Book Review: Brushstrokes in Time
Brushstrokes in Time is a fictional memoir following the life of Xiaodong (English translation: Little Winter) starting in communist China and continues past the death of Mao. It aims to shine a light on the revolutionary group ‘The Stars Art Movement’, dealing with the heavy subject of politics, suppression and freedom of speech intertwined with passion for the future and coming of age.
Little Winter realises that her attempts at hiding her past have only created a rift in her and her daughter’s relationship. This fracture inspires her to look back at the painful memories and share them, through this memoir, with her teenage daughter Sara. The story begins on the grounds of the old Imperial Summer Palace in 1962 and young Little Winter is living a calm and graceful life with her mother and father, but that beautiful childhood soon becomes a distant memory. Little Winter’s life has always been influenced by art but it is going to take her years before she can even dream about fully expressing herself.
The mixture of a mother’s love and the distant longing for a home no longer in existence, creates a sepia coloured perspective. Facts and fiction flow flawlessly being the quality of a well written memoir - every word Little Winter illustrates is an honest truth. The dangerous love of art and the need of self-expression is an emotion that continues throughout the narrative, at times being vital and other times fatal for hers and other peoples’ well-being. The notion that something constantly looms ahead adds an Orwellian atmosphere to the delicate and romantic story. Little Winter proves her courage often but the focus sporadically falls away from her, onto the brave acts of the people surrounding her, making it easy to sympathise and identify with. Some of the characters are people that actually existed,others are entirely fictional and at times, it is impossible to know the difference.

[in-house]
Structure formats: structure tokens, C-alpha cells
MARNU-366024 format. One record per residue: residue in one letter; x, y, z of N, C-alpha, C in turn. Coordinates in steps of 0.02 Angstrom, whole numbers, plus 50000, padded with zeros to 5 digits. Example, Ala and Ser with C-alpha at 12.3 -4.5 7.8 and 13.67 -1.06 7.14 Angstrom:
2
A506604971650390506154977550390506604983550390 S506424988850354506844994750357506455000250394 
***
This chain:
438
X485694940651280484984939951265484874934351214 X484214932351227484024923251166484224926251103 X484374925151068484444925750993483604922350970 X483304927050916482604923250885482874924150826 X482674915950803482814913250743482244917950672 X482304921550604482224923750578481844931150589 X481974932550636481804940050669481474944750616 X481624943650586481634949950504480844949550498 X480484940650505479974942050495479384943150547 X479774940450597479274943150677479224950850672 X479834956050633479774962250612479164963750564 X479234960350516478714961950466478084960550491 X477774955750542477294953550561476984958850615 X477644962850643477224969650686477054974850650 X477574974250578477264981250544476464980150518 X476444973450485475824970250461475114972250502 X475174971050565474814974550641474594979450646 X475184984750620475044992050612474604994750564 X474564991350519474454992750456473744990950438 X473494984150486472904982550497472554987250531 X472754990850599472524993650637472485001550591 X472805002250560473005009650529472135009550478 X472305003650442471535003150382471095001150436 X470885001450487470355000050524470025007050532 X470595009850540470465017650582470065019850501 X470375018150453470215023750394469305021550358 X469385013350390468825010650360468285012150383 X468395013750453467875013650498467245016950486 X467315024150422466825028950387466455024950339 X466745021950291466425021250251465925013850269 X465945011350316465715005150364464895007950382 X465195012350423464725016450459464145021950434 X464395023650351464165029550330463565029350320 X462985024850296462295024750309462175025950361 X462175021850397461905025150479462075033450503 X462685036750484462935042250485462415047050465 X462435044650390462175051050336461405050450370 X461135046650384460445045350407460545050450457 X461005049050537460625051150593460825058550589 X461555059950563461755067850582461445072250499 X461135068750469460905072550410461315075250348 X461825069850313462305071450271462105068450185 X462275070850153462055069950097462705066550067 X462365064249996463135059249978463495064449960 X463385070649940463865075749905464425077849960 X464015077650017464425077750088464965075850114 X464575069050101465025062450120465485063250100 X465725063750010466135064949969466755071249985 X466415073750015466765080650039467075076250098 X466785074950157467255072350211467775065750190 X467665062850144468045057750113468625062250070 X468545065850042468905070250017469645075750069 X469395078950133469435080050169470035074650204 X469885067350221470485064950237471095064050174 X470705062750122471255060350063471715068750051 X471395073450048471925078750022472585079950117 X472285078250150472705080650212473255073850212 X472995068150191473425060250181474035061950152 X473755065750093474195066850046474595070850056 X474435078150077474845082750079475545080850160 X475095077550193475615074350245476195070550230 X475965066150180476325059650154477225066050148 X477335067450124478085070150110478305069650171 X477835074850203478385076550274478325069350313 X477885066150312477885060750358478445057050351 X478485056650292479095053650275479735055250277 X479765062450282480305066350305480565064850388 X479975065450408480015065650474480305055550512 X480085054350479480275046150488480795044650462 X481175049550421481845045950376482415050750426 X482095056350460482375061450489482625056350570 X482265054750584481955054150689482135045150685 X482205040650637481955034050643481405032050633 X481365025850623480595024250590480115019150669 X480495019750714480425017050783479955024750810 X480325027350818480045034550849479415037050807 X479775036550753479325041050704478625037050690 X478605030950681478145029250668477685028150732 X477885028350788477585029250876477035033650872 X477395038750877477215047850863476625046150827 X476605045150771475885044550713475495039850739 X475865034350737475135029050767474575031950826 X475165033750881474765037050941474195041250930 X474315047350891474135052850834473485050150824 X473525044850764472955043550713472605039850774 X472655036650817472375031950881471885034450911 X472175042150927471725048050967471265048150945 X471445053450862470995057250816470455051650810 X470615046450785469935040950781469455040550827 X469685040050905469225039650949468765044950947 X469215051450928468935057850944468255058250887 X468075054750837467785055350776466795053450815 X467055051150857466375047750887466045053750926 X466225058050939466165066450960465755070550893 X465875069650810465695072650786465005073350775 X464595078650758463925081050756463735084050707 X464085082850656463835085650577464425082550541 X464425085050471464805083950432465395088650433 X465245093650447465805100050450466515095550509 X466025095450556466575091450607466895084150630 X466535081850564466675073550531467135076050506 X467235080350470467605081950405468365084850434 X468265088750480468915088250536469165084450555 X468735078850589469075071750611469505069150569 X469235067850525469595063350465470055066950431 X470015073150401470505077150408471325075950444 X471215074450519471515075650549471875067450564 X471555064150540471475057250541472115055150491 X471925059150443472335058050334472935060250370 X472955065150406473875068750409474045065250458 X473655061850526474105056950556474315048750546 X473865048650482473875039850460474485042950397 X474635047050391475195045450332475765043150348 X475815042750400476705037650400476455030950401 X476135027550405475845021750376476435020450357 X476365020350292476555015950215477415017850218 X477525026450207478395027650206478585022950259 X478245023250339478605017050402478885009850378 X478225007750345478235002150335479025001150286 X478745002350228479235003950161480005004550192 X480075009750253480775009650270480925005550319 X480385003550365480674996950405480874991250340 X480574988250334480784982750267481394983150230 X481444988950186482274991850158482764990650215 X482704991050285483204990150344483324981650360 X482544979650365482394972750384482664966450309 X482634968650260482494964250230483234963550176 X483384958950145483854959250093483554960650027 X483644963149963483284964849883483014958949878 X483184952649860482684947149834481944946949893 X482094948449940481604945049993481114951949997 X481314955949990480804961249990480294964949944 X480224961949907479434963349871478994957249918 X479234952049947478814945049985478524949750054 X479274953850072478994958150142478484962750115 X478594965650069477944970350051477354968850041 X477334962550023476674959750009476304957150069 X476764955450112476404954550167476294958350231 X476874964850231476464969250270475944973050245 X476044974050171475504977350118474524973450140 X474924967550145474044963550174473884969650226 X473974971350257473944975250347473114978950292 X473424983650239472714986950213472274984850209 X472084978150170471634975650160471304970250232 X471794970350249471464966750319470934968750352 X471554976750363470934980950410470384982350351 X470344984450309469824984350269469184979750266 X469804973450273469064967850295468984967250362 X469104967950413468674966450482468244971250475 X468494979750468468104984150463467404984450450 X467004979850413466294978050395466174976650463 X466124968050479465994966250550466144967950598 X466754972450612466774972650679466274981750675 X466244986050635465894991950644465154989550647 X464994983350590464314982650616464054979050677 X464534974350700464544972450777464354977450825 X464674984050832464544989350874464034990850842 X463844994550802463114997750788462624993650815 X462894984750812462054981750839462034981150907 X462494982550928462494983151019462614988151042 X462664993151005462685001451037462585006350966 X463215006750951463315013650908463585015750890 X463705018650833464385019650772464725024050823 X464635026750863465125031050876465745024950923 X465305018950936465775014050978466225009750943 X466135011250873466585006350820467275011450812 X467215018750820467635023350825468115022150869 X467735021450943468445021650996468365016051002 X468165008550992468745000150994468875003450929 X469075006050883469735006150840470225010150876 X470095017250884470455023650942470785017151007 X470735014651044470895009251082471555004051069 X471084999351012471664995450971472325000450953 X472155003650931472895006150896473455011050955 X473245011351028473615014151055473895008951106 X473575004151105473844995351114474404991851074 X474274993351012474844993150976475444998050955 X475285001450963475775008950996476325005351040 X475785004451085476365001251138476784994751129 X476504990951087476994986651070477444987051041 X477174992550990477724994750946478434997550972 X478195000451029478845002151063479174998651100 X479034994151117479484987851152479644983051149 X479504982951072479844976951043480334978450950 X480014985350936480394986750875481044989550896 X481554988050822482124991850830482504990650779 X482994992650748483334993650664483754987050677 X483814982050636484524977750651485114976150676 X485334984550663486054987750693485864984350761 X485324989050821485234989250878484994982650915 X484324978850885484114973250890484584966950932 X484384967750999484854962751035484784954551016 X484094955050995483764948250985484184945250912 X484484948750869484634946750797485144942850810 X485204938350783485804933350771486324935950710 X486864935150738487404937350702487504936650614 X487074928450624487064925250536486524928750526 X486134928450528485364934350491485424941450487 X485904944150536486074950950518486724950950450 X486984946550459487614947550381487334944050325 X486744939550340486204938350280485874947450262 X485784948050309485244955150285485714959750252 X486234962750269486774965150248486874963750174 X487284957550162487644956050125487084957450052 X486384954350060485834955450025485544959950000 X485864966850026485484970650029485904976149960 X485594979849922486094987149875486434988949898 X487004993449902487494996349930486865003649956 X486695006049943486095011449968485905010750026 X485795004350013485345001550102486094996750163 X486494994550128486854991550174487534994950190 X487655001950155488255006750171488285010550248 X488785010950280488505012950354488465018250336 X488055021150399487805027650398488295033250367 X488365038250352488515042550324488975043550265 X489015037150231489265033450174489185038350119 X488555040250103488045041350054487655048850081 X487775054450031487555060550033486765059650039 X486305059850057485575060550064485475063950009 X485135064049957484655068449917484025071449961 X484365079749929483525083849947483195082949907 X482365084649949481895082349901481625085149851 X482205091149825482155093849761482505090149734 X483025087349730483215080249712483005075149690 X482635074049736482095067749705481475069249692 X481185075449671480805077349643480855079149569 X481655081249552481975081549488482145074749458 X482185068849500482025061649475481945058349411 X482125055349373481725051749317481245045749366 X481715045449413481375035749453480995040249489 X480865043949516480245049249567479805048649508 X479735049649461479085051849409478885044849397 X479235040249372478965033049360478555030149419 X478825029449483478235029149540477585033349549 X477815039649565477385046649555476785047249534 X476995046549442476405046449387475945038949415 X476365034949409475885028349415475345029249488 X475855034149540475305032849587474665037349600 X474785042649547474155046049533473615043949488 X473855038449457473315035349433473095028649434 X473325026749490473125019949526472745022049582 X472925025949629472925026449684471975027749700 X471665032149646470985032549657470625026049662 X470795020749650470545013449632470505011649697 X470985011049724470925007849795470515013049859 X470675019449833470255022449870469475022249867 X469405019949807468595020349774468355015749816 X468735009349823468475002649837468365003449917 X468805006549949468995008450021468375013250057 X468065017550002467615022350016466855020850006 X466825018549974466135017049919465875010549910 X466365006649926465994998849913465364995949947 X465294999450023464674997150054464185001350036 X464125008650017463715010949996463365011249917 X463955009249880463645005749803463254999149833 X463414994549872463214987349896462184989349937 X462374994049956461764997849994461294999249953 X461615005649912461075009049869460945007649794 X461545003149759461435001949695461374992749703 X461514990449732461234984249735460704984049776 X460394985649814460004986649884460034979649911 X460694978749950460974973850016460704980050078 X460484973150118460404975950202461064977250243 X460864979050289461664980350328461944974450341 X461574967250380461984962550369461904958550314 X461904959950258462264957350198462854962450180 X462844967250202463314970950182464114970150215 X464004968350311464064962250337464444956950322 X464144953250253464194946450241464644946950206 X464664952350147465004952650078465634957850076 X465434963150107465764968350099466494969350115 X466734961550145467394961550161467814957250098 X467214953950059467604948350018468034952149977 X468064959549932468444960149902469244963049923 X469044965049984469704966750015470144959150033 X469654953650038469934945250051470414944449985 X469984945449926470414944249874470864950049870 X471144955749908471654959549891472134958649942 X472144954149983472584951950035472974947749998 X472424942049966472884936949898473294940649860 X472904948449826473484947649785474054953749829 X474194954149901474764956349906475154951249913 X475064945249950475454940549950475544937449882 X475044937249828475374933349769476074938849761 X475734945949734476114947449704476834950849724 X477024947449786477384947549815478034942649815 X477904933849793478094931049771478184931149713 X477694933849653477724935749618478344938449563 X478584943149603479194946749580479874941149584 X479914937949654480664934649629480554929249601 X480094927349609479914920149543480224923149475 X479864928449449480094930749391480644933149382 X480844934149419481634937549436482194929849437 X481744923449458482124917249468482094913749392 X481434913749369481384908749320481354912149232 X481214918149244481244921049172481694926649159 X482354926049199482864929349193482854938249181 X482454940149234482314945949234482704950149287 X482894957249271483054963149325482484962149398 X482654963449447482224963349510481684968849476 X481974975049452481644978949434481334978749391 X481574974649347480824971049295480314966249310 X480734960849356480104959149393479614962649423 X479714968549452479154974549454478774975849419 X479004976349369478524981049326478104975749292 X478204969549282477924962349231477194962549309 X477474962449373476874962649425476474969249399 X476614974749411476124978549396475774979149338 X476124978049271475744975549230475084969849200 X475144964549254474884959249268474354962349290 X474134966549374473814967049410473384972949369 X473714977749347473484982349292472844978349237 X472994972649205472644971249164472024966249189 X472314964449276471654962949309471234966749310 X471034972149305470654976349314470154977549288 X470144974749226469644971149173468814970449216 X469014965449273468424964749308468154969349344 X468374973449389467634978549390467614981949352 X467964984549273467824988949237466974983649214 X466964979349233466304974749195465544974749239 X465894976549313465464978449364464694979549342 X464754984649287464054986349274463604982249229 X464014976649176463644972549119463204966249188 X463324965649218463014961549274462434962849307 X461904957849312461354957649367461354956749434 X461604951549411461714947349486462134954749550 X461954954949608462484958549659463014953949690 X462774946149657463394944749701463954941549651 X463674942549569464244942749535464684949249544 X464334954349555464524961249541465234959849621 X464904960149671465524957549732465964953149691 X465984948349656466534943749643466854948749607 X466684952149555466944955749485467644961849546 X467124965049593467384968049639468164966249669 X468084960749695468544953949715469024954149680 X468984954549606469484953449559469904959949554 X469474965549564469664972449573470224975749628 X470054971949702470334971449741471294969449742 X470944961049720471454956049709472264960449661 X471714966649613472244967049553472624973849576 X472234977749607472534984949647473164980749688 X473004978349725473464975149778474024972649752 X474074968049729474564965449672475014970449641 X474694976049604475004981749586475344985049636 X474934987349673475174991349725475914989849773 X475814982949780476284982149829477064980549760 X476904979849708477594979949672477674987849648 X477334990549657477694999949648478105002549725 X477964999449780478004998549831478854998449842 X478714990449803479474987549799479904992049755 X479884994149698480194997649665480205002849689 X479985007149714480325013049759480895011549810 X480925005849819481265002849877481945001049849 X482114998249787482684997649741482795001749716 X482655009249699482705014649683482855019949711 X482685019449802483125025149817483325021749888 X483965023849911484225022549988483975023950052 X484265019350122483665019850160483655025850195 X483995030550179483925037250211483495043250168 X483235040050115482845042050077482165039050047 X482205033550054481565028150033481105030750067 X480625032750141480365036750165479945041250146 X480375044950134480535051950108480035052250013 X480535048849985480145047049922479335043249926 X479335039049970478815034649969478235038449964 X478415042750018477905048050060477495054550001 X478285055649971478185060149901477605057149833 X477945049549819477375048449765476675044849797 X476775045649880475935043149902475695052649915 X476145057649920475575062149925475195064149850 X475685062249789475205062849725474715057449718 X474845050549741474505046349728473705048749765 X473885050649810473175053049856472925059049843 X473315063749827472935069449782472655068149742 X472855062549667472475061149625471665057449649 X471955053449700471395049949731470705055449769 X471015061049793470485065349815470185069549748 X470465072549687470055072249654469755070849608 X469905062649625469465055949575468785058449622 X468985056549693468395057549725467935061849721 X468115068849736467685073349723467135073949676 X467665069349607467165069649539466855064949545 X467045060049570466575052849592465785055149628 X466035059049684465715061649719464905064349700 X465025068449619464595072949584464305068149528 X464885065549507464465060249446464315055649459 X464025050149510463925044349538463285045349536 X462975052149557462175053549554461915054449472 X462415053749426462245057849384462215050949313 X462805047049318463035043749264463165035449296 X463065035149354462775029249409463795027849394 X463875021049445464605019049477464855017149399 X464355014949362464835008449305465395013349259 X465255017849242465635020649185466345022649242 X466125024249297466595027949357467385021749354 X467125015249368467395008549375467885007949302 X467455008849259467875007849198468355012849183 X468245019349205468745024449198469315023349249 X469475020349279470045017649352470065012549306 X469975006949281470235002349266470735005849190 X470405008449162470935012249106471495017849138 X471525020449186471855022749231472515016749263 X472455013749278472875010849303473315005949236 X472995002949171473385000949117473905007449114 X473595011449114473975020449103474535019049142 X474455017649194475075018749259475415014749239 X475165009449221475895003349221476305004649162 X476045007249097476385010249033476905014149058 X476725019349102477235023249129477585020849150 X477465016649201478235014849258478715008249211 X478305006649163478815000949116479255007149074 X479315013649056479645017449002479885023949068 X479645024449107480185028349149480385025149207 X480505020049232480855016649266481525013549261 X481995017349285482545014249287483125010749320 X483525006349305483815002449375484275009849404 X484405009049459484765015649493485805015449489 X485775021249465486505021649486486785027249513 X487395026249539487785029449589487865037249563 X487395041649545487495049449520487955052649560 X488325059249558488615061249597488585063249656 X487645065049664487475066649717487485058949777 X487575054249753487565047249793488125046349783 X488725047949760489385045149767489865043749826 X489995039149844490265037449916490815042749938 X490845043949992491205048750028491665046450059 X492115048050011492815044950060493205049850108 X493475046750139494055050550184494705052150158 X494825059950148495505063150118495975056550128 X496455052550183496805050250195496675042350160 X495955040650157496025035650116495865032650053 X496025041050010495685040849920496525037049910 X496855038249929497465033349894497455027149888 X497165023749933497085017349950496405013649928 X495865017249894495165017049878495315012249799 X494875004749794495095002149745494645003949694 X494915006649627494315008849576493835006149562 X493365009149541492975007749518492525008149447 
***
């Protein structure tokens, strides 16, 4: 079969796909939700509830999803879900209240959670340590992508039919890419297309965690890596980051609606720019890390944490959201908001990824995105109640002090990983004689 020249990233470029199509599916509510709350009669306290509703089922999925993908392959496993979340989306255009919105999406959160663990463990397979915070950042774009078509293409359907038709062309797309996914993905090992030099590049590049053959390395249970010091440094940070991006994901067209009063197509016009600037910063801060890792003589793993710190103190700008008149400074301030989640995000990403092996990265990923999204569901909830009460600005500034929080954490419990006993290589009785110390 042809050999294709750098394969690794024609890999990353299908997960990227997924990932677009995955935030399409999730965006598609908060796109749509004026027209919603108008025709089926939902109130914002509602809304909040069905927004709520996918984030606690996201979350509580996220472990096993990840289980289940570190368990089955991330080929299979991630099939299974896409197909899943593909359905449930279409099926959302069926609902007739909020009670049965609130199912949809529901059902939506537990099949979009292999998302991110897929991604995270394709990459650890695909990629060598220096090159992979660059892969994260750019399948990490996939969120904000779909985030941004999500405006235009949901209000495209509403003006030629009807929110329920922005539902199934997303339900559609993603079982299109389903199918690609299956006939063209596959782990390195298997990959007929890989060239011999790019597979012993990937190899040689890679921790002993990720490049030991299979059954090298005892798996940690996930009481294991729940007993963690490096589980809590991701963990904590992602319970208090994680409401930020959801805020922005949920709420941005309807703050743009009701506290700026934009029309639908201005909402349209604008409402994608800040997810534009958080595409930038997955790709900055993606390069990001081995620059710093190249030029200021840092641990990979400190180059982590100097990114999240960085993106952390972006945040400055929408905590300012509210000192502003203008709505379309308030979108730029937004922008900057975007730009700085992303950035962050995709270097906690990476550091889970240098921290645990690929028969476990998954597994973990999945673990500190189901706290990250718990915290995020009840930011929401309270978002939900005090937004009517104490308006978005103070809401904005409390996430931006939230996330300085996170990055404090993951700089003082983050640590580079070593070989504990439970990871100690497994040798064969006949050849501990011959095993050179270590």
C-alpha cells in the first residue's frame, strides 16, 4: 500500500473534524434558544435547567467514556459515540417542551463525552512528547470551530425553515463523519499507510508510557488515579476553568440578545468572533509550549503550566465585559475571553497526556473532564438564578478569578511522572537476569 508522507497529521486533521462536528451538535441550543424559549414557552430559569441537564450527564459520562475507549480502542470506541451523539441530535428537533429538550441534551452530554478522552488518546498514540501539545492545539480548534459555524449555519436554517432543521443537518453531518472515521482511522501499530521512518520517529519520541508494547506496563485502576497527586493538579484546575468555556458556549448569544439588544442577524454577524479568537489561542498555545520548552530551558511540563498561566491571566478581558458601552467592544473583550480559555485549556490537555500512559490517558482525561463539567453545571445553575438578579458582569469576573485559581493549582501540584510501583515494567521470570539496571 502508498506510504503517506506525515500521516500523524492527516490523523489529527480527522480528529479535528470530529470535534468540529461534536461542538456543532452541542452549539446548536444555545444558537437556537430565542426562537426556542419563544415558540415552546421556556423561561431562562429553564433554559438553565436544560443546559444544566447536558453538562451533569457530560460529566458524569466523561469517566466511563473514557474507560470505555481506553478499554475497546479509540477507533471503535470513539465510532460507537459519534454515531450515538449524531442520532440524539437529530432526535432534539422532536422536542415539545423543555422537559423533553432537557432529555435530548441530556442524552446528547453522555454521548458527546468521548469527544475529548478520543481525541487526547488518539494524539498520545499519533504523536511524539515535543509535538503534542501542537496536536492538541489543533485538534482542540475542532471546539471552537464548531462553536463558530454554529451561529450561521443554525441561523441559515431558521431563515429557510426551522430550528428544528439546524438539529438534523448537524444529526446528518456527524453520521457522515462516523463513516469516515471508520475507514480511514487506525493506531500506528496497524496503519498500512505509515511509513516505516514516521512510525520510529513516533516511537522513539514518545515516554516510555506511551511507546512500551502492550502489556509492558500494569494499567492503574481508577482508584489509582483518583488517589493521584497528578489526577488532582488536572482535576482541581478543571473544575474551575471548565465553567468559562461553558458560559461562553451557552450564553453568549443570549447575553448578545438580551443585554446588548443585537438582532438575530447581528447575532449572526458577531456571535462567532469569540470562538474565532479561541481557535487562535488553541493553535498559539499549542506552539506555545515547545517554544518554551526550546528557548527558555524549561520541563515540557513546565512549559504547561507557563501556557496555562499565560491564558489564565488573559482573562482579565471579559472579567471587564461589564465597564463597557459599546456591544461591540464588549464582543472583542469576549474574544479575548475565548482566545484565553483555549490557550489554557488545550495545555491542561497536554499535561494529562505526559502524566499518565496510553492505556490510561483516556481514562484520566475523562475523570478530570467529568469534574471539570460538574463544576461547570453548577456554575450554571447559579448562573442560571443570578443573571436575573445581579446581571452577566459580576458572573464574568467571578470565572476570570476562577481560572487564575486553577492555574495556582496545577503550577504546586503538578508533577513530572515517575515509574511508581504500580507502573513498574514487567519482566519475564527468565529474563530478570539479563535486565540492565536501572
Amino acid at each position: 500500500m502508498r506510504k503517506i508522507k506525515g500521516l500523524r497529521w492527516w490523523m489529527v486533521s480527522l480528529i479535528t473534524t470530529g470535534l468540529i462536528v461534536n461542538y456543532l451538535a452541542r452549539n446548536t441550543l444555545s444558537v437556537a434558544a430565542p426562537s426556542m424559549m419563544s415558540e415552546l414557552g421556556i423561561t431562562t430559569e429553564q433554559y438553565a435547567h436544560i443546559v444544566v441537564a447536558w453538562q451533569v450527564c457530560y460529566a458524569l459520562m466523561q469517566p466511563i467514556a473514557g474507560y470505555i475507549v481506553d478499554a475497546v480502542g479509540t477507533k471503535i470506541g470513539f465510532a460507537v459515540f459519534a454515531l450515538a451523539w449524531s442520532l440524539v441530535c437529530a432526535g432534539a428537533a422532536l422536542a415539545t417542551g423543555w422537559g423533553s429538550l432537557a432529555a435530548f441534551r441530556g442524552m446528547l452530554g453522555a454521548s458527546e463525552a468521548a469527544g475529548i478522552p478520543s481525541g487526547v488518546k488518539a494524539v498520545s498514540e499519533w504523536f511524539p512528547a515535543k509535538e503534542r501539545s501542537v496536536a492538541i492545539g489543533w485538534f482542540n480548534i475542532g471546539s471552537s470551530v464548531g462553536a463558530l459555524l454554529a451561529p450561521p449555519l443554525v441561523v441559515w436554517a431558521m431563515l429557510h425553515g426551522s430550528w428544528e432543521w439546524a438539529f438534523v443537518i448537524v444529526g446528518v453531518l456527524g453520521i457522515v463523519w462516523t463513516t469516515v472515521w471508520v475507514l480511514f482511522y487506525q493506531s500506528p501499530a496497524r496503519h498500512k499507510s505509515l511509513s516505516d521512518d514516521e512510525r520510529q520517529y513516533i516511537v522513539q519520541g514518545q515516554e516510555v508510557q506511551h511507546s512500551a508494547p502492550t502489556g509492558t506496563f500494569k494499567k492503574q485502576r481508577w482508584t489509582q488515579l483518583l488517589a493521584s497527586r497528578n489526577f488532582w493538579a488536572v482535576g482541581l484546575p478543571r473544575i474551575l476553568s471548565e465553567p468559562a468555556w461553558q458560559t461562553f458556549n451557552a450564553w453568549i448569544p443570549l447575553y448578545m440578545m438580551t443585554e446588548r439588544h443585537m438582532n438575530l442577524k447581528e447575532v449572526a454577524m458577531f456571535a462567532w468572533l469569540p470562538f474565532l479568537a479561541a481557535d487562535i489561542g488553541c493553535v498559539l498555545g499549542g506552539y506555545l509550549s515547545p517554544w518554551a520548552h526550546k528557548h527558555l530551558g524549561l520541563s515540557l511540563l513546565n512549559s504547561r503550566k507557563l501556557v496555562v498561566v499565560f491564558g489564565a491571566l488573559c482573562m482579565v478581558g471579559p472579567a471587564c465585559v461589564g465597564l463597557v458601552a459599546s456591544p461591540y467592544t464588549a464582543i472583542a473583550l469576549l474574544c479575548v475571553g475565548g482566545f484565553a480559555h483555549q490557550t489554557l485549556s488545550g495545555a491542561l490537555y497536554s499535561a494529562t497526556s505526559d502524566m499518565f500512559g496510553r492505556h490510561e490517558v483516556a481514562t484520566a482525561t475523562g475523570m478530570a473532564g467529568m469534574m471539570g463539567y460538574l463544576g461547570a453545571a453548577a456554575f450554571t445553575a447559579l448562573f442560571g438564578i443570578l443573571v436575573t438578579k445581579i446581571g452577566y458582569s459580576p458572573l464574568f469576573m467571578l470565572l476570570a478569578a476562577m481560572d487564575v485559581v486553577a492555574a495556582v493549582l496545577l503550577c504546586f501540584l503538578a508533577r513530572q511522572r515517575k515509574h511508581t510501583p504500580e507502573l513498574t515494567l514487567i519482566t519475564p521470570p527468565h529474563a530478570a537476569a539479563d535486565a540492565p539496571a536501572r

Vetta has written an intriguing, heart breaking yet tender story about a time and place in history where people were punished for not thinking the right thing. Brushstrokes in Time is set in what once felt very different to western civilisation but on closer inspection, the differences are somewhat minimal. Because when it comes down to the core, human beings just want to feel safe, be loved, and have the opportunity to choose what kind of life they want to lead.
By Johanna Hallin
Posted on 09/04/2017
by Sue Cawte filed under